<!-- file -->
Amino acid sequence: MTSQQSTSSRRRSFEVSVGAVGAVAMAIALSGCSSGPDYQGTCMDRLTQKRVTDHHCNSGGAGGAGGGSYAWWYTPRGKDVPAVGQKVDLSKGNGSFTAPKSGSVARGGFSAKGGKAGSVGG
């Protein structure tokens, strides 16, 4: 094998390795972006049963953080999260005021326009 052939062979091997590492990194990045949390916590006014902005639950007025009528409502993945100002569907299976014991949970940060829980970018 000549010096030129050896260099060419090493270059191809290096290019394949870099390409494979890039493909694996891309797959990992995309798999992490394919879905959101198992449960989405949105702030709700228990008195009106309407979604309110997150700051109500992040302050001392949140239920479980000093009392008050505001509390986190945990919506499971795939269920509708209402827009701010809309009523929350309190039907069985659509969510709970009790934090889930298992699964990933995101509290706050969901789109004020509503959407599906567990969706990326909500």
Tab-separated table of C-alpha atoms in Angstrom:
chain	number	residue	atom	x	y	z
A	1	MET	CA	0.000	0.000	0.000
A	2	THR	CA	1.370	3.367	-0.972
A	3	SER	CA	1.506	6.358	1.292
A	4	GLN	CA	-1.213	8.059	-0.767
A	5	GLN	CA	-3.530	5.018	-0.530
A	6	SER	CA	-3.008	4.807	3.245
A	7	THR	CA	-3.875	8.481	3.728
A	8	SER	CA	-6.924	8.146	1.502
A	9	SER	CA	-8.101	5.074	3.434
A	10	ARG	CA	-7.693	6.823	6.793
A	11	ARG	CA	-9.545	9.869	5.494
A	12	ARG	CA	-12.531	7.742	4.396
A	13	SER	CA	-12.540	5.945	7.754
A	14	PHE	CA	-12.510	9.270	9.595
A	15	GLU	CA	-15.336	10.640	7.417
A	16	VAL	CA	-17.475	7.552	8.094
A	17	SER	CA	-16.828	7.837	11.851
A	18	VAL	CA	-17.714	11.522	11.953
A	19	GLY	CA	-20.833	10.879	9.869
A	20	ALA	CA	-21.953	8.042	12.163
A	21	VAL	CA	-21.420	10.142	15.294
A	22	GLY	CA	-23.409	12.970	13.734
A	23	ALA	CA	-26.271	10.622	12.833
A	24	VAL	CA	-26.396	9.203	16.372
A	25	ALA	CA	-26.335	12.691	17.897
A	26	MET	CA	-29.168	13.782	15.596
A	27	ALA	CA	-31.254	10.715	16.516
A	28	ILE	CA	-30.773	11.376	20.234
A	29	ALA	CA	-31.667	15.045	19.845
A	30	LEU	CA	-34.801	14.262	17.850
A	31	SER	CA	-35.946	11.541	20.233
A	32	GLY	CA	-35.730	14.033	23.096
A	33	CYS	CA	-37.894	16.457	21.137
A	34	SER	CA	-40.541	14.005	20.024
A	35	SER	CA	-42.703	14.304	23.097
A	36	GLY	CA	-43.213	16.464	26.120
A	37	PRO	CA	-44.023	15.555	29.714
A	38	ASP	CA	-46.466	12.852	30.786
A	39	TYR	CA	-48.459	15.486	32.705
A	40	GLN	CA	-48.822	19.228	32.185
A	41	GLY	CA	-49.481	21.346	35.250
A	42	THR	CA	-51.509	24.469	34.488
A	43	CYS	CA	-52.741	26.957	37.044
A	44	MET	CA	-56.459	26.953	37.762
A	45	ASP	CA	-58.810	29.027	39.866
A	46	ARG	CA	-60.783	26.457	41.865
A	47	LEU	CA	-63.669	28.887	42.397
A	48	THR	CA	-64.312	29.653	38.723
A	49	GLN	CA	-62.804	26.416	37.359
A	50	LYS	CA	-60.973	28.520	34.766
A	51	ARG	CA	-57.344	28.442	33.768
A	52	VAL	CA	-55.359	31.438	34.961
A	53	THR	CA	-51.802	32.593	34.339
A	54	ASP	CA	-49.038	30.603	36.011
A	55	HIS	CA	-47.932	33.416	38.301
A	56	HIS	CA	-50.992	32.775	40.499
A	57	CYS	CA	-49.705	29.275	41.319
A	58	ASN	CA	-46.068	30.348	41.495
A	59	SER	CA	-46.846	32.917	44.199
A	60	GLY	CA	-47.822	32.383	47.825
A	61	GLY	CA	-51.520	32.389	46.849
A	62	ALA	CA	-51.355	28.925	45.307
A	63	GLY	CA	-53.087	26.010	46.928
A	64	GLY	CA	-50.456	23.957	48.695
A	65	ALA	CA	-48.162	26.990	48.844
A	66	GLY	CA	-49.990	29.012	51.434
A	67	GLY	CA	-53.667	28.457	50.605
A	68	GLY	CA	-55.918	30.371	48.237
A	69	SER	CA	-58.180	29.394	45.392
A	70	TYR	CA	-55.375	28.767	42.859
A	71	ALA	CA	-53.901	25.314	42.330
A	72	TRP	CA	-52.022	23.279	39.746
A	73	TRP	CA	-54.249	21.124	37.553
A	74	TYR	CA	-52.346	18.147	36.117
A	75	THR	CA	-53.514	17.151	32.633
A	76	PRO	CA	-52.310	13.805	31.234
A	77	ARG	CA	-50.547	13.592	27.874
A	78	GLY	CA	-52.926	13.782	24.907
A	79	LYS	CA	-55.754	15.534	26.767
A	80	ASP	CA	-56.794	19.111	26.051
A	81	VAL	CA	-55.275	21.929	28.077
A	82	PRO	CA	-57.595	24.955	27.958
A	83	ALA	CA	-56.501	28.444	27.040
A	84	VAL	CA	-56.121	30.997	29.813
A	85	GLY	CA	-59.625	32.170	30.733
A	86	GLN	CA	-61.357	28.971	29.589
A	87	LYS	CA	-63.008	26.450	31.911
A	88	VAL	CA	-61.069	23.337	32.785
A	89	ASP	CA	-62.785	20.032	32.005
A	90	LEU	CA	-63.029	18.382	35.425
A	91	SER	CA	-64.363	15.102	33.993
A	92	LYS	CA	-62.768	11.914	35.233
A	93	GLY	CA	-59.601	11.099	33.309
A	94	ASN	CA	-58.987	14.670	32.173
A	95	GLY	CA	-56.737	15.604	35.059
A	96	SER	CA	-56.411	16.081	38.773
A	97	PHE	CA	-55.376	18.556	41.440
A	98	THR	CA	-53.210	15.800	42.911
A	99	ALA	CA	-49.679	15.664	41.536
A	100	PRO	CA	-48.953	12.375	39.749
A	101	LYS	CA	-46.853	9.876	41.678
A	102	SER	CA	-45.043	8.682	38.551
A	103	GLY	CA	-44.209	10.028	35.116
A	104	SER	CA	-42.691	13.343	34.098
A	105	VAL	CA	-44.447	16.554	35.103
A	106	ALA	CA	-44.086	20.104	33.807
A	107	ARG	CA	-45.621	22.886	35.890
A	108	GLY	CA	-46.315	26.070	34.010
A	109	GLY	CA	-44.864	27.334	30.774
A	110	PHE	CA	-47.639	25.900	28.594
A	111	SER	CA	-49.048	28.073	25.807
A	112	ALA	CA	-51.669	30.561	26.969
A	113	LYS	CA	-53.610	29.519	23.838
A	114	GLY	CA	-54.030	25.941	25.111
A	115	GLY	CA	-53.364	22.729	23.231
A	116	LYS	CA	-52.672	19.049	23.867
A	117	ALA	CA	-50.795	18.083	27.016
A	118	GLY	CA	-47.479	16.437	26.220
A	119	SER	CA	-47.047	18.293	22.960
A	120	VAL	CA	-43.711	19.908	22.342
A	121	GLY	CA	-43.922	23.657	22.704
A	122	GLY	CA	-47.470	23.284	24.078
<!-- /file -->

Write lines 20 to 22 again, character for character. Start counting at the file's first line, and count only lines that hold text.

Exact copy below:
A	16	VAL	CA	-17.475	7.552	8.094
A	17	SER	CA	-16.828	7.837	11.851
A	18	VAL	CA	-17.714	11.522	11.953